Citizen group town hall revisits Peachey investigation

EAST LIVERPOOL — More than 110 people tuned in on social media, hoping for answers regarding a former city housing inspector Bob Smith’s allegations that he was dismissed as part of a coverup by city administrators.

River Valley Organizing (RVO), which is a citizen-based community group committed toward a safer, cleaner and more transparent environment, hosted Tuesday night’s inaugural town hall on Facebook.

Earlier this month, Columbiana County prosecutors declined to file charges against Councilman Ernest Peachey Sr., who had owned a rental property at 746 St. Clair Ave., and the property’s current owner Thomas E. Dennis after police investigated claims into theft of water services at the address by bypassing a water meter with a straight pipe.

Peachey and Dennis were not named in the police report, but online property records confirmed their identities.

Dennis had acquired the property from Peachey in October — more than three years after water service was terminated at the residence.

Participating in the Facebook Live were Mayor Greg Bricker, Police Chief John Lane and Councilman John Mercer, all who answered a variety of questions on behalf of several members of the RVO.

During the town hall, Bricker said he had concerns that Smith may be pushing the investigation due to a “personal vendetta” against Peachey, who was not present for the discussion Tuesday. Although it was not bridged during the town hall, an earlier Review investigation showed numerous housing complaints against Peachey-managed and owned properties by other inspectors years before Smith’s involvement.

Interested parties questioned Bricker’s decision to accept Smith’s heated text resignation. However, Bricker expressed no regrets about doing so despite the residents’ assertion that Smith was making progress with the city’s housing blight.

If offered the opportunity to do it again, Bricker said he “would accept that resignation all day long,” adding that at times he felt more like a “middle school principal than a mayor.”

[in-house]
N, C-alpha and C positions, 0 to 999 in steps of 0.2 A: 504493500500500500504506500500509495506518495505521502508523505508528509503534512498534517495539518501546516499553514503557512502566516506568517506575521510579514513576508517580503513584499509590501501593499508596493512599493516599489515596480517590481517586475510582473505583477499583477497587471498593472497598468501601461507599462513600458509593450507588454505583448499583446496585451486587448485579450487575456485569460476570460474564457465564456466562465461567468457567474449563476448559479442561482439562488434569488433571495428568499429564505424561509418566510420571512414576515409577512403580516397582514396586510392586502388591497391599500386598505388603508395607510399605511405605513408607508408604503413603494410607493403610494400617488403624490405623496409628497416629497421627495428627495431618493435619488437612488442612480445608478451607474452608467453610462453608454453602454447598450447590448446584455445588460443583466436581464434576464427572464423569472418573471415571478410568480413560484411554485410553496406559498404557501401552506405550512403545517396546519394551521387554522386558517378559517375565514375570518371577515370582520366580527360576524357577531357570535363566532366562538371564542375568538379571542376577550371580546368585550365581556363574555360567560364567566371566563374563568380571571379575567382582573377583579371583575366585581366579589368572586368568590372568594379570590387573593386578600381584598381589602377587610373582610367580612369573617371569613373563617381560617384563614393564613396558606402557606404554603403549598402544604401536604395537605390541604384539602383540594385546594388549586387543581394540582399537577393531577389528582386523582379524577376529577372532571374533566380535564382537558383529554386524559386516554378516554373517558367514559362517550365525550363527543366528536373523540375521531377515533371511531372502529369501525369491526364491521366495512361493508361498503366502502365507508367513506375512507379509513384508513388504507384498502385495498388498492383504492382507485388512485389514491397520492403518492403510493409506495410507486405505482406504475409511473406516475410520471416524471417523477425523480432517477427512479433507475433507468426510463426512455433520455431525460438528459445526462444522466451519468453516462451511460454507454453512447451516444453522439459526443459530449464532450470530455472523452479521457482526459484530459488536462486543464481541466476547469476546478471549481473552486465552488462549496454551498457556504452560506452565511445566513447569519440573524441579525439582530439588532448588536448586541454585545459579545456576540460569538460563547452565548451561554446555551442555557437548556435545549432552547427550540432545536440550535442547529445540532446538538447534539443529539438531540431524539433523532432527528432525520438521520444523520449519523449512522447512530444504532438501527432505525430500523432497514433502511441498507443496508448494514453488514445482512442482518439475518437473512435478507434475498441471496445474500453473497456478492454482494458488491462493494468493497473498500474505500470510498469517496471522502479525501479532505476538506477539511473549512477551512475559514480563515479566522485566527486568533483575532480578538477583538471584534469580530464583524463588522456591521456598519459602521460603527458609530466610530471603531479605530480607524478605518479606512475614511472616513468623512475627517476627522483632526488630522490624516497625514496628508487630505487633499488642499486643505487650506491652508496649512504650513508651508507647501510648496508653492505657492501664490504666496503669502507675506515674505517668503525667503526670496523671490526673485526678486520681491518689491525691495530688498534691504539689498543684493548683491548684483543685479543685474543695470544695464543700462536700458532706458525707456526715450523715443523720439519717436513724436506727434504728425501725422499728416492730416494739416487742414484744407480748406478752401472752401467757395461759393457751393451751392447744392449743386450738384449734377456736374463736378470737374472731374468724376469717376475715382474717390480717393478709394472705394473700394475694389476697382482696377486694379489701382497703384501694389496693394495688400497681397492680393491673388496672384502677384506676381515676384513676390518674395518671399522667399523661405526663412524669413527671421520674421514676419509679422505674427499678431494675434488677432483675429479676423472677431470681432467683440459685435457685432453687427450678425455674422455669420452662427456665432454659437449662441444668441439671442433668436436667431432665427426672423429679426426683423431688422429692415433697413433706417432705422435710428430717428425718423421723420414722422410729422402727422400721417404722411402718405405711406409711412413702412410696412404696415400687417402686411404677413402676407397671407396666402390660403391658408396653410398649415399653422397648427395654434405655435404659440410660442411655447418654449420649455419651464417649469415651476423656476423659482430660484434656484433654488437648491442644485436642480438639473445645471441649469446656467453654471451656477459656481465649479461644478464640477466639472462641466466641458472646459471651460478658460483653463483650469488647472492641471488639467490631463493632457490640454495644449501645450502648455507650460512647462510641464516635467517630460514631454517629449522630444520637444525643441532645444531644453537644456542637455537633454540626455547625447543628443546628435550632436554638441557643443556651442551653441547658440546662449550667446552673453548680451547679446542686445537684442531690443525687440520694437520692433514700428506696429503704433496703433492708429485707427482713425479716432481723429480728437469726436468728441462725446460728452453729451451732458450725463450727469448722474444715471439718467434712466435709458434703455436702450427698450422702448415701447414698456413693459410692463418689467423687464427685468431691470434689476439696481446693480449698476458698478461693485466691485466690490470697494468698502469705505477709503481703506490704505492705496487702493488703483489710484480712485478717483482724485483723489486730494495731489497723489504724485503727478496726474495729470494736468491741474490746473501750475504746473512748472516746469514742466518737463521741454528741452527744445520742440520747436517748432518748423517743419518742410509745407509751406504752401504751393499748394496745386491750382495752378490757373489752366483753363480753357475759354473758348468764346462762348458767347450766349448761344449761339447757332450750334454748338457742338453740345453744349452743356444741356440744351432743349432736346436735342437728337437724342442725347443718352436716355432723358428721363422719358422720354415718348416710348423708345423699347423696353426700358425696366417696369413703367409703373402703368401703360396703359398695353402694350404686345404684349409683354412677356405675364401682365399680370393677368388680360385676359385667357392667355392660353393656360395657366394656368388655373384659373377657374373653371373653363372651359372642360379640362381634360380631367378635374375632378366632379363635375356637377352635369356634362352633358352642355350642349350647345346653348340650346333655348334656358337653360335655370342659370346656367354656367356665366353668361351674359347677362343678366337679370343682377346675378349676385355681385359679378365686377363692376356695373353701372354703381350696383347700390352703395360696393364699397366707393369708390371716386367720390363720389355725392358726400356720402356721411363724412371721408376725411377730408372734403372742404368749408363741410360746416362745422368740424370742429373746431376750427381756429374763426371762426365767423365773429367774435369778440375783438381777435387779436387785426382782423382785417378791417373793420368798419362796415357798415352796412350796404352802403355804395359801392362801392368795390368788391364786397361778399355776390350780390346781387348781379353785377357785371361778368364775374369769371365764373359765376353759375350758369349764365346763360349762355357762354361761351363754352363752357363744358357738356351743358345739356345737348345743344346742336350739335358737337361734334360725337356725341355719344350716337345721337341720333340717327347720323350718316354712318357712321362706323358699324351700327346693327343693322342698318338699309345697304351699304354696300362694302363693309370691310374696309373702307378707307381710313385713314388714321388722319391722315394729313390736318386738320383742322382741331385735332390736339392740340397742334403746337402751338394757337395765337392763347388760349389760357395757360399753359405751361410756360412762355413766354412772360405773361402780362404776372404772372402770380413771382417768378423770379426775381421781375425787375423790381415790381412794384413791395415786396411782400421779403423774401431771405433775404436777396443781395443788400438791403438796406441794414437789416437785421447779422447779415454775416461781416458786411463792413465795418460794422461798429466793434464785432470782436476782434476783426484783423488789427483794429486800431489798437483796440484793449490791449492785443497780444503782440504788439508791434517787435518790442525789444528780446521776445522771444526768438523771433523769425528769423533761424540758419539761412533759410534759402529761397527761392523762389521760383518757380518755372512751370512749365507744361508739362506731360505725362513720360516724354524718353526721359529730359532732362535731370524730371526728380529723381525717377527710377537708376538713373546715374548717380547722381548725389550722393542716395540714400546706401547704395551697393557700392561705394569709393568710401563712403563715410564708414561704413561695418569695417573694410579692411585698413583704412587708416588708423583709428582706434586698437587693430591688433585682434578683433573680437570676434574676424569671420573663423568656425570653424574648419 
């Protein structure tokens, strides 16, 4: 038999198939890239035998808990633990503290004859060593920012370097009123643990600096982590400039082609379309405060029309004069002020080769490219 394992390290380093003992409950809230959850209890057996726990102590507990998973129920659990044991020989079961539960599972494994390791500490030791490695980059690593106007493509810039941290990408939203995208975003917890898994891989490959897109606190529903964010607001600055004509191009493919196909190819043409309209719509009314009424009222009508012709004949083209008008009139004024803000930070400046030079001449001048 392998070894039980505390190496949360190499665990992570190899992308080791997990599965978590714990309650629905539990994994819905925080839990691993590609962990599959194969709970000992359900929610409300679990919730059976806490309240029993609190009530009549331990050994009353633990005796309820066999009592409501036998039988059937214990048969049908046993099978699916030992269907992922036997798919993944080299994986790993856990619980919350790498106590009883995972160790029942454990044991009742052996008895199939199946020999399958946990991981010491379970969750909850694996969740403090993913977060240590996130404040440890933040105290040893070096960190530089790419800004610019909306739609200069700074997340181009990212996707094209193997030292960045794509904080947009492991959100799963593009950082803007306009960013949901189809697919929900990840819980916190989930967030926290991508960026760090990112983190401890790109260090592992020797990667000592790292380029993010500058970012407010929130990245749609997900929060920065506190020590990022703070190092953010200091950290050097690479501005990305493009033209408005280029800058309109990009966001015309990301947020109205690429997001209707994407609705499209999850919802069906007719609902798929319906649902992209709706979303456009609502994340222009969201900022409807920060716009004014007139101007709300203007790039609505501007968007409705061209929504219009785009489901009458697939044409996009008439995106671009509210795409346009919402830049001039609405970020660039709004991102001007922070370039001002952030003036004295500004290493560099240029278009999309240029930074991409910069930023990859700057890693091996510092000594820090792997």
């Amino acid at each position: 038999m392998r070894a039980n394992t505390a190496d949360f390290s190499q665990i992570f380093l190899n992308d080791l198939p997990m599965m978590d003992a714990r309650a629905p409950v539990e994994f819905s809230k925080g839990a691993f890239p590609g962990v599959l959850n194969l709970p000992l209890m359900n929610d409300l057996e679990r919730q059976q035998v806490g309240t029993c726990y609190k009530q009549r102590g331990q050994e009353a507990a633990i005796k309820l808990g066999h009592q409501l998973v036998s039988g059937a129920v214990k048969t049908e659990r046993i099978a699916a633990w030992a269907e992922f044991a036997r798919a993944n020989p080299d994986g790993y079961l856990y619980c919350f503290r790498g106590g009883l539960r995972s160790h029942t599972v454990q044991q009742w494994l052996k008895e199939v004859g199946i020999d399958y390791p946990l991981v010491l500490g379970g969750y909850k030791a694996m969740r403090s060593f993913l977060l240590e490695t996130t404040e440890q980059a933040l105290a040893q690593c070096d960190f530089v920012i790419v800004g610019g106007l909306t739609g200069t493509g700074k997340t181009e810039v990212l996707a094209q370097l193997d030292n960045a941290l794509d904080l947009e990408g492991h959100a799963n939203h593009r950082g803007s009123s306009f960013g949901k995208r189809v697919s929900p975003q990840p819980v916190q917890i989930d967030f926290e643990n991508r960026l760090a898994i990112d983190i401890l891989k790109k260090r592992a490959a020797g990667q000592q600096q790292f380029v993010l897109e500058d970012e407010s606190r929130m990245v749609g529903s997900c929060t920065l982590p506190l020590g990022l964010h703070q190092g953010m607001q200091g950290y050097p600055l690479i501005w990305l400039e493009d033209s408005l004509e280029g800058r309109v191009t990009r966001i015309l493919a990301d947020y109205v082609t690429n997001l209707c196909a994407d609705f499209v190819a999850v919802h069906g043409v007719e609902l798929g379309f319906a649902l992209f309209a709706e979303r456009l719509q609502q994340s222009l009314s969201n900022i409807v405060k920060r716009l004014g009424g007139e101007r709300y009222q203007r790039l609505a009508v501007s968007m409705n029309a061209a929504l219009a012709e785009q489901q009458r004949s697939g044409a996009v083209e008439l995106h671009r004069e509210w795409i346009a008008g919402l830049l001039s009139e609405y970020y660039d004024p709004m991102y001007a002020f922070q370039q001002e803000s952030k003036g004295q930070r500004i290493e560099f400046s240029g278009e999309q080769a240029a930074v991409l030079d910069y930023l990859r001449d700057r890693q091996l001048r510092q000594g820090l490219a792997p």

Bricker and Police Chief Lane both explained that the evidence accumulated during the investigation wasn’t sufficient to file any charges against Peachey. Ultimately their documentation was forwarded to Assistant County Prosecutor Christopher Weeda, who agreed that there was not enough evidence to charge anyone.

Police Capt. Darin Morgan detailed the investigation for about an hour Thursday afternoon, reinforcing Chief Lane’s comments during the town hall. Of particular interest to authorities, according to Morgan, were statements by Kimberly Fields Spencer that she had resided in the 746 St. Clair Ave. property for around six months before moving out in August 2018, after not having water service there.

However, Morgan said his investigation found that according to city water department records, Spencer would have had water service there, when she had actually moved on around a year before as she had filed two police reports back on July 25 and July 27, 2017 regarding theft incidents from her home

During the first alleged theft incident, she advised that she was out of town and someone entered 746 St. Clair Ave. and removed all her furniture from her home. It was ultimately cleared as unfounded.